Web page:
What Landon Donovan’s Father Told Him About Quitting, Depression, And Being As Cool As Gretzky

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You may know Landon Donovan as Major League Soccer’s all-time top scorer, the U.S. National Team’s best-ever player, or the sports legend with arguably the worst nickname in the history of bad nicknames. “Landycakes” refers to a perceived reluctance on Landon’s part to embrace the spotlight his talents earned him. But many of the instances that earned him the nickname — being unhappy playing on elite European teams, taking more than a year off in his prime — were at least partially the result of a lifelong struggle with depression.

A lot of people don’t understand depression, and that included Landon’s own father. But when Tim Donovan realized his son was hurting, he figured out how he could help, which was just one of countless times he led by example as a father. Now retired and a father himself, Landon reflects on what he learned from his old man, including how to keep perspective and how to be like Wayne Gretzky even when you’re nowhere near the ice.

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On Learning To Slide Tackle The Hard Way
“When I was 15 I got a call to try out for the national youth team. At that time in my life I felt invincible, especially after getting that call. My dad had kept telling me, ‘You’re not invincible, things can happen. You have to stay smart.’ I said, ‘I am smart about what I do, I won’t get hurt.’ The day before I was set to travel for the try out, I was playing in a game with my club team. I ran after the ball, and did a slide tackle — it was the first time I ever slide tackled someone. My foot got caught and I broke my leg. Later, I was in the hospital with a cast on, crying because I thought I lost my chance with the national team. I looked at my dad. He smiled and said, ‘You’re going to be fine, but learn from it.’ That moment in my life was a big reason why I never had a major injury in my career. He taught me to be smart about that.”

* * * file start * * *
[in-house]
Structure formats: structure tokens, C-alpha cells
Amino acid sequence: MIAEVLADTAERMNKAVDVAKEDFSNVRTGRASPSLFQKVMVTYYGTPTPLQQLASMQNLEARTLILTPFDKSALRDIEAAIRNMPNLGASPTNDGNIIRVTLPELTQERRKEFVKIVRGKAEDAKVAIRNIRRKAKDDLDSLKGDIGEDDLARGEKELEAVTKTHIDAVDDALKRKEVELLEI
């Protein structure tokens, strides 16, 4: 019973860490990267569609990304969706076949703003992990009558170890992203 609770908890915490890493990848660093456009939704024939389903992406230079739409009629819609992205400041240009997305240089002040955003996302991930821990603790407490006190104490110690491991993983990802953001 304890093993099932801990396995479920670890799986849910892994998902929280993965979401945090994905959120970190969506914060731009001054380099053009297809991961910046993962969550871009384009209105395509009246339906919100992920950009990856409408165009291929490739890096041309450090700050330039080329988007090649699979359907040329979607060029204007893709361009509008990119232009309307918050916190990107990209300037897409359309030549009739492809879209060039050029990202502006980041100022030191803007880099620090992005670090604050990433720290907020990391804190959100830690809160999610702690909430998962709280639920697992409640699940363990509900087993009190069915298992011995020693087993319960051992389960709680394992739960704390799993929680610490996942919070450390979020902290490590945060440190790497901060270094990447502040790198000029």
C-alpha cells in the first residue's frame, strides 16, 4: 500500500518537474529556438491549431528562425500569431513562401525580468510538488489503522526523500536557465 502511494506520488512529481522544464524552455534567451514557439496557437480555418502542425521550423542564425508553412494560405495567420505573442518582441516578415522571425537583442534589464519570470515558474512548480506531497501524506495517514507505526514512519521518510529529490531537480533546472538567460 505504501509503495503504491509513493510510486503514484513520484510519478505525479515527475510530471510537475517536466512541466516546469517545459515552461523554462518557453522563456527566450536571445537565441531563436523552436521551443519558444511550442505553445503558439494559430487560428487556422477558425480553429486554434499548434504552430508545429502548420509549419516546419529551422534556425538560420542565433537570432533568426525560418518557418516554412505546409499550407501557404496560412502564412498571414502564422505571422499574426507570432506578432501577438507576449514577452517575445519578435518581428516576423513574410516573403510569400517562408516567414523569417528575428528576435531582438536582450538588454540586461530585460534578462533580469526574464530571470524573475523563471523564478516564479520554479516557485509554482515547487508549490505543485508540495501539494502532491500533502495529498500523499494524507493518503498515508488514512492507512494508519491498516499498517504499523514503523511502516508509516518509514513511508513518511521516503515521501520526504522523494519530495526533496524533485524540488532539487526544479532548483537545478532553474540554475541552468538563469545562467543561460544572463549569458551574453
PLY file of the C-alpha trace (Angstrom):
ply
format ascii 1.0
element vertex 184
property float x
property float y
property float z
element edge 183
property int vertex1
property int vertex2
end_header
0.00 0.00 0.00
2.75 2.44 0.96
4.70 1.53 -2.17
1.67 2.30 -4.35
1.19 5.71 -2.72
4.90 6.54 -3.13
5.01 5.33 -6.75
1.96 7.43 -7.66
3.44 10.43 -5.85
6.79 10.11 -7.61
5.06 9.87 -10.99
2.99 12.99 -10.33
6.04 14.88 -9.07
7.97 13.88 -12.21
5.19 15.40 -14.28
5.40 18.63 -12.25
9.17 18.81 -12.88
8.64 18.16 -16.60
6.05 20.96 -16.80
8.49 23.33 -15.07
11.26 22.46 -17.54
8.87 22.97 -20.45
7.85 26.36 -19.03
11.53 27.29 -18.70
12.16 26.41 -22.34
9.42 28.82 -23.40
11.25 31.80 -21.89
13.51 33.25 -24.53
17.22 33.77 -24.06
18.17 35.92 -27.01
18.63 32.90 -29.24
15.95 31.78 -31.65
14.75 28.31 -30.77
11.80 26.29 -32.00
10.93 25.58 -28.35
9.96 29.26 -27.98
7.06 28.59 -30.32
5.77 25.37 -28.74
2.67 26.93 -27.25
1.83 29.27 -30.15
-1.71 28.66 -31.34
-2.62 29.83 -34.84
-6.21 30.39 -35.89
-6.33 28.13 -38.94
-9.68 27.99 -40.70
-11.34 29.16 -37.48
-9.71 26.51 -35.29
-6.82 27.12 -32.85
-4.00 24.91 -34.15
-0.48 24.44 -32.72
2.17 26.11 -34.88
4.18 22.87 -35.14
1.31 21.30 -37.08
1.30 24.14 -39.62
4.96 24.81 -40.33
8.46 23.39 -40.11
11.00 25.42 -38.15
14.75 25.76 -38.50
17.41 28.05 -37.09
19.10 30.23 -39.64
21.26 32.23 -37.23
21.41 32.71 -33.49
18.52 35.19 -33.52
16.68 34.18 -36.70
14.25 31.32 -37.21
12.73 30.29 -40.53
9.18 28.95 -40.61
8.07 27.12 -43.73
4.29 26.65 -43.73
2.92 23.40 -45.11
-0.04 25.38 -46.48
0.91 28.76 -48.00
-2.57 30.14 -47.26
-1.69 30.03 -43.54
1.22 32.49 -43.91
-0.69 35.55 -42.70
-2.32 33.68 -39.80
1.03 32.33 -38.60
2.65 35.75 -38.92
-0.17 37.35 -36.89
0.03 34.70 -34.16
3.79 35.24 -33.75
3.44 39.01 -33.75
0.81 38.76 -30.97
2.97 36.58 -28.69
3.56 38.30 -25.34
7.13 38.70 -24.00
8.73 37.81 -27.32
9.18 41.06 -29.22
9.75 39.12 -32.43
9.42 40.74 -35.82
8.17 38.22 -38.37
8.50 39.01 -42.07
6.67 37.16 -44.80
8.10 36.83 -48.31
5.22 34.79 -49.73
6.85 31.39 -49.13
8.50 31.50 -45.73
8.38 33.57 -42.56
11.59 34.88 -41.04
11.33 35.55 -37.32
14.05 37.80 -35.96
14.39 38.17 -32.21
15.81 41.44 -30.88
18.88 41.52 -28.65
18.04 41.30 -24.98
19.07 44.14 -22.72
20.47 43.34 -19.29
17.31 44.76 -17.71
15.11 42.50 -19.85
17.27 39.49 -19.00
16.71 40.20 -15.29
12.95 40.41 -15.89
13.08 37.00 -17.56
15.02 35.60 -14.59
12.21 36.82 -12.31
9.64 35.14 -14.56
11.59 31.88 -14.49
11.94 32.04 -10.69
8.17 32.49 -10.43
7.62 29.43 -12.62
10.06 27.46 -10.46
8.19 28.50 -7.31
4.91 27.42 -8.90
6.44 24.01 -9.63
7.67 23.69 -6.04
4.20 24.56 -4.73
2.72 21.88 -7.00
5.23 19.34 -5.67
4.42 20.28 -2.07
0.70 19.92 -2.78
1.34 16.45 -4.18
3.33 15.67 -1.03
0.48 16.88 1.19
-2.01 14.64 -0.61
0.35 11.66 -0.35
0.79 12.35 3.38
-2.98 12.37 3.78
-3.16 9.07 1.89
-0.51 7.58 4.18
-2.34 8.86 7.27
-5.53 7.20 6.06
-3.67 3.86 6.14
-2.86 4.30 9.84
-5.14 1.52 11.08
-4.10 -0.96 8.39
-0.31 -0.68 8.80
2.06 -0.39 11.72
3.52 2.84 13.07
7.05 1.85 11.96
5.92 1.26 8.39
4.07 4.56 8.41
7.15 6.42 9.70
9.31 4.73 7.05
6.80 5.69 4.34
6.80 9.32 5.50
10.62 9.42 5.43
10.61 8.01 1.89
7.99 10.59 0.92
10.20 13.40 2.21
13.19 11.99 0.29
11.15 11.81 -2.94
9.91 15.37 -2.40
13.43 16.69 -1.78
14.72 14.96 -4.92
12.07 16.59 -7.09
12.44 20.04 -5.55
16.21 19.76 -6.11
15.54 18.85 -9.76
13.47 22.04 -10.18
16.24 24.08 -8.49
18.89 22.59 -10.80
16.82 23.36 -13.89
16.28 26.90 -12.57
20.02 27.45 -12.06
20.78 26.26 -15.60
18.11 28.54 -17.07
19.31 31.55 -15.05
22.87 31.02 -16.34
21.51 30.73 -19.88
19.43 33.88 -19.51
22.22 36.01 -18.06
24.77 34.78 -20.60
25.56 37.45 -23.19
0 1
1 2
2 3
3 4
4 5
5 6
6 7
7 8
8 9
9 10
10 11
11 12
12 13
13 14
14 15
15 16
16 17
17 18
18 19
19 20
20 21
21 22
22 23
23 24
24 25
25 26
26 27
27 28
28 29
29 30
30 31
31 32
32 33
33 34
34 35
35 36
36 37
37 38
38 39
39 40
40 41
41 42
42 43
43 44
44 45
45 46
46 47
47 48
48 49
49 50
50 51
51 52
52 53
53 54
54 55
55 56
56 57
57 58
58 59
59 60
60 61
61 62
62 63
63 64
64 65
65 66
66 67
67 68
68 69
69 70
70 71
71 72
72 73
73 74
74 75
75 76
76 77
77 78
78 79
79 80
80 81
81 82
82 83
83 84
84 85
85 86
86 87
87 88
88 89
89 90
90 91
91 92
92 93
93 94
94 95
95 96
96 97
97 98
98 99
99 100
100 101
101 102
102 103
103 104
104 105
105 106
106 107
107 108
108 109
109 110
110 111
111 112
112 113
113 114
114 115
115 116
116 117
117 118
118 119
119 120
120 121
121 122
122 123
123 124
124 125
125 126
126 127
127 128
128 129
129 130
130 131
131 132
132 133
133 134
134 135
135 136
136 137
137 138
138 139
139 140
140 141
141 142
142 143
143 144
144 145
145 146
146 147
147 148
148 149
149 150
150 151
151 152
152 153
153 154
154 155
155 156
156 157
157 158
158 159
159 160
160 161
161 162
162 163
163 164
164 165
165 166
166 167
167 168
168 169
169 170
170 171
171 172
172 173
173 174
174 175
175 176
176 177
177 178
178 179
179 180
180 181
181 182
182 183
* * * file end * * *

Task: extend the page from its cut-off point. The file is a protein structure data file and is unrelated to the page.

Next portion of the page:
On How To Take A Soccer Sabbatical
“When I was burned out and wanted a break from soccer, my dad wanted to make sure I was positive about it. There are times in your life when you get fed up or emotional and you can make irrational decisions. He continually asked me, ‘Are you sure this is the right thing to do?’ I was very burned out, but it was important to see the big picture. Instead of making the decision quickly, I took time and thought it through, and realized what the consequences would be for myself, my teammates and my family. He always helped me stop and think before I reacted emotionally.”

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On Figuring Out What Your Kid Really Needs
“It’s difficult for people who haven’t experienced that to understand it. My dad grew up very poor. He didn’t have a lot, so looking at me and my success, his first reaction was probably, ‘You’ve got a great life, what’s there to be depressed about?’ It took time to explain what it feels like; not just to my dad but to a lot of people. At one point, after feeling like, ‘Gosh, he doesn’t get it,’ he said, ‘Hey, I’ve been doing tons of research. I had no idea what it was all about. Even though I haven’t gone through this myself I understand it now, and I’m here to help you.’ All he had to do was offer to talk about it or visit. Just hearing that was helpful. More than anything, people who struggle with mental illness or depression want people to understand, because it can feel isolating and lonely. That was so comforting.”

“More than anything, people who struggle with mental illness or depression want people to understand, because it can feel isolating and lonely.”

On Being Poised When You’re Pissed
“There were so many tough losses and disappointing moments along the way. And I’m a sensitive guy — maybe more emotional than most men — so I tend to react emotionally. My dad and I would always watch hockey growing up, and he preached to me about how he loved the way Wayne Gretzky carried himself off the ice. At times when I could have blown up or been pissed off, I kept that in mind. Gretzky was so humble and gracious. Whenever reporters would ask him about a goal he scored, his response would be, ‘This guy made a great pass,’ or ‘The defenders set up my play so well,’ or ‘They made it easy for me.’ He always made it about his teammates. My dad would point that out about Gretzky, and then I would see it in his responses. That was helpful so many times.”

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